Of Role Models, Prejudice, and Positive Developments in IT

Interview with Student Pia Schäfer

We took this year’s International Women’s Day as an opportunity to check in with our female colleague, who is also a computer science student, and asked about hePhoto: Pia Schäferr life at university and at work. Student employee Pia Schäfer took the time to give us some insightful answers to our questions.

 

Pia, please introduce yourself: who are you and what are your tasks at your job at DAASI International?

My name’s Pia Schäfer, I am 25 years old and I am a Master student of computer science at the University of Tübingen. I’ve worked for DAASI International since 2016. My tasks include testing software and, together with the rest of the hosting and support team, system maintenance to ensure everything’s running smoothly and all my colleagues can work. Additionally, I help out with the customer support, wherever I can.

What sparked your interest in computer science?

Originally, I wanted to pursue a degree in mathematics as I’ve always had an interest in the subject. However, when my boyfriend first started classes for his degree in computer science, I decided to tag along for the lectures. I quickly realised I wanted to study computer science myself and that realisation lasted so I’m pursuing my own degree now. (laughs)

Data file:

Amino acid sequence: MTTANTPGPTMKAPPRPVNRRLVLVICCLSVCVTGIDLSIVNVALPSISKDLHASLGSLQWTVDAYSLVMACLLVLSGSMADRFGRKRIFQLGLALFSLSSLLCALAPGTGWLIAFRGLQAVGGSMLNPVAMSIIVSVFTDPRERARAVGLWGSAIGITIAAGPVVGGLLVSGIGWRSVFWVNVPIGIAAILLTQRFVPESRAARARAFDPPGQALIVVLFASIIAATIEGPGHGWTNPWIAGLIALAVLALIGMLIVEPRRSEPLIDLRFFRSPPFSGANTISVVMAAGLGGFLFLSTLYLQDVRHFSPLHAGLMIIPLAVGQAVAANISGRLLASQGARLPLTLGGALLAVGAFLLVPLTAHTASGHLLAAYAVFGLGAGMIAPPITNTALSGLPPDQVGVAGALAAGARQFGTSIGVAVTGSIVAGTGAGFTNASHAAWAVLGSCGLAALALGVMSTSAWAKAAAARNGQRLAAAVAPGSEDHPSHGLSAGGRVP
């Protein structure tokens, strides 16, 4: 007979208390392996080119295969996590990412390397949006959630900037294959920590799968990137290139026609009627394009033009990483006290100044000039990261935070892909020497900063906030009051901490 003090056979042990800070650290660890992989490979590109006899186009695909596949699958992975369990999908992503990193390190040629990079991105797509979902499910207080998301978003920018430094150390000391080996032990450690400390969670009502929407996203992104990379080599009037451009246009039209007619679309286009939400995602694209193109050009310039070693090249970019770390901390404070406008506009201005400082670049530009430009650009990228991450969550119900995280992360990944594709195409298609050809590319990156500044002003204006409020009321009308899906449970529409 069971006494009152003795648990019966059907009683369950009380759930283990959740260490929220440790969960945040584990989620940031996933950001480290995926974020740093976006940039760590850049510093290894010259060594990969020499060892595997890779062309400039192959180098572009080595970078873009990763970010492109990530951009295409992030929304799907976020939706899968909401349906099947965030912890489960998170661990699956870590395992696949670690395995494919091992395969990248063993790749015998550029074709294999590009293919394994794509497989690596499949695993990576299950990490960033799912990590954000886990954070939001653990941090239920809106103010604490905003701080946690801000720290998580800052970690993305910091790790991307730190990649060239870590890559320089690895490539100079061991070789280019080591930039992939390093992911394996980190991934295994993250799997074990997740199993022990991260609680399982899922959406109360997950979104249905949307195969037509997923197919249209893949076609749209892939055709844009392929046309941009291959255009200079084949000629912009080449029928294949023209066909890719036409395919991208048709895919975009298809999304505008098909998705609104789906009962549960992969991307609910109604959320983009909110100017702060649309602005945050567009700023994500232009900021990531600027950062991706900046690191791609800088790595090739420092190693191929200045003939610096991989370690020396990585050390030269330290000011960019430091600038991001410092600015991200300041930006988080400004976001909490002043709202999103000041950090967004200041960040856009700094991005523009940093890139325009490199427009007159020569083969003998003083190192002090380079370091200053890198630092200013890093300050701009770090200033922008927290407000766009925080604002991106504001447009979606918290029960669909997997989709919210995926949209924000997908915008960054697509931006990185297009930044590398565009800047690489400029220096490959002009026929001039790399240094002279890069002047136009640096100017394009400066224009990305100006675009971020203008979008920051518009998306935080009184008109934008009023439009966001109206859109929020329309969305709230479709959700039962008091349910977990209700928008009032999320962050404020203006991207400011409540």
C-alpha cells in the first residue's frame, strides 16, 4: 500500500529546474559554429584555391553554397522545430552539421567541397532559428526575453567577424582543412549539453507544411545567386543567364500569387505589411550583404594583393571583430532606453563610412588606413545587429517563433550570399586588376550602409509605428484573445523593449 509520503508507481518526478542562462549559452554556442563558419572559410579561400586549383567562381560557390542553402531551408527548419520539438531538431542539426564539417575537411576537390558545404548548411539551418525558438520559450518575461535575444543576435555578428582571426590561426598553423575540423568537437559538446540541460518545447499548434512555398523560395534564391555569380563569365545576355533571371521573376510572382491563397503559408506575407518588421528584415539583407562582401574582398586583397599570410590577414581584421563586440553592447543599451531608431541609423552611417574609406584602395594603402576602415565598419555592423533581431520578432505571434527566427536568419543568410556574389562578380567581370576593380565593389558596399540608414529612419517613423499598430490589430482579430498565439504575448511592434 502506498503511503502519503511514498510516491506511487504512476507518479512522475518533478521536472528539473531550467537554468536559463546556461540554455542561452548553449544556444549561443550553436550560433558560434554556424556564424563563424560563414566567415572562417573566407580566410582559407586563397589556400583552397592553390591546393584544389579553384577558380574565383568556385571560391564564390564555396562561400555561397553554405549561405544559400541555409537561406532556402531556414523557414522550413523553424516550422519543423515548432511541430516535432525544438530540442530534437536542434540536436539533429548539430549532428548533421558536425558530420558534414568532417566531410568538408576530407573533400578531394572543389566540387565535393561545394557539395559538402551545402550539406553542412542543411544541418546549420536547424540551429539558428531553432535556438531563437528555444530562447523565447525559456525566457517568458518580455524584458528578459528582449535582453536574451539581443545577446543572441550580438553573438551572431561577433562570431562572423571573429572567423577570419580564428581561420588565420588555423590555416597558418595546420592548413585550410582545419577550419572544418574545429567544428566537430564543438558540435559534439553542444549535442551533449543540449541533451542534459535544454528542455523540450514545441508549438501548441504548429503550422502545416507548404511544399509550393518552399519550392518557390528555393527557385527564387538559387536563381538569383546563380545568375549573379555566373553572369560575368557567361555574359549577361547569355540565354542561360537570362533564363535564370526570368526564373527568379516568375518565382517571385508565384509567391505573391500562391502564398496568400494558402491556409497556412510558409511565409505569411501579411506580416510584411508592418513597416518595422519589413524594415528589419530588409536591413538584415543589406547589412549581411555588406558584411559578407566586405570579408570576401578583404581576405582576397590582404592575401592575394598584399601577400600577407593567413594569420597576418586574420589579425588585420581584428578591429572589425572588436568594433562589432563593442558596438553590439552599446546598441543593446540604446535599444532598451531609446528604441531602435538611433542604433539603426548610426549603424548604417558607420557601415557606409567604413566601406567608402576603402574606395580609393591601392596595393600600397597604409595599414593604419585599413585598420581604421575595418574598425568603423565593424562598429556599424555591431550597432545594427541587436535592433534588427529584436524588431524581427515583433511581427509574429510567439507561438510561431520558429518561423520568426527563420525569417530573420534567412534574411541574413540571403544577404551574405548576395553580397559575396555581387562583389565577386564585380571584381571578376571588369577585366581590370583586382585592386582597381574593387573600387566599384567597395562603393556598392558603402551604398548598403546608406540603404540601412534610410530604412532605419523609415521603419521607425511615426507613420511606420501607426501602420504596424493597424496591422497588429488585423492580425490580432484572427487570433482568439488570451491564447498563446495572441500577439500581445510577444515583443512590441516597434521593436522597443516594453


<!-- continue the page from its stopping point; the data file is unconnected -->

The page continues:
Do you have any IT or computer science role models?

No, because I actually don’t consider myself to be the type of person to look for role models. Instead, my motto was always to focus on my own strengths, work on them and then improve along with them. Nonetheless, I do think it’s a good thing to see especially more female role models in IT and computer science. For example, I’ve noticed that there are far more female professors and lecturers than when I first started. Even in the tutorials, which were exclusively taught by men when I started, I recognise a few more women taking over. You can see this kind of development in the business world too: nowadays, many IT companies – especially in the open source sector –  have female CEOs which wasn’t nearly as common merely years ago.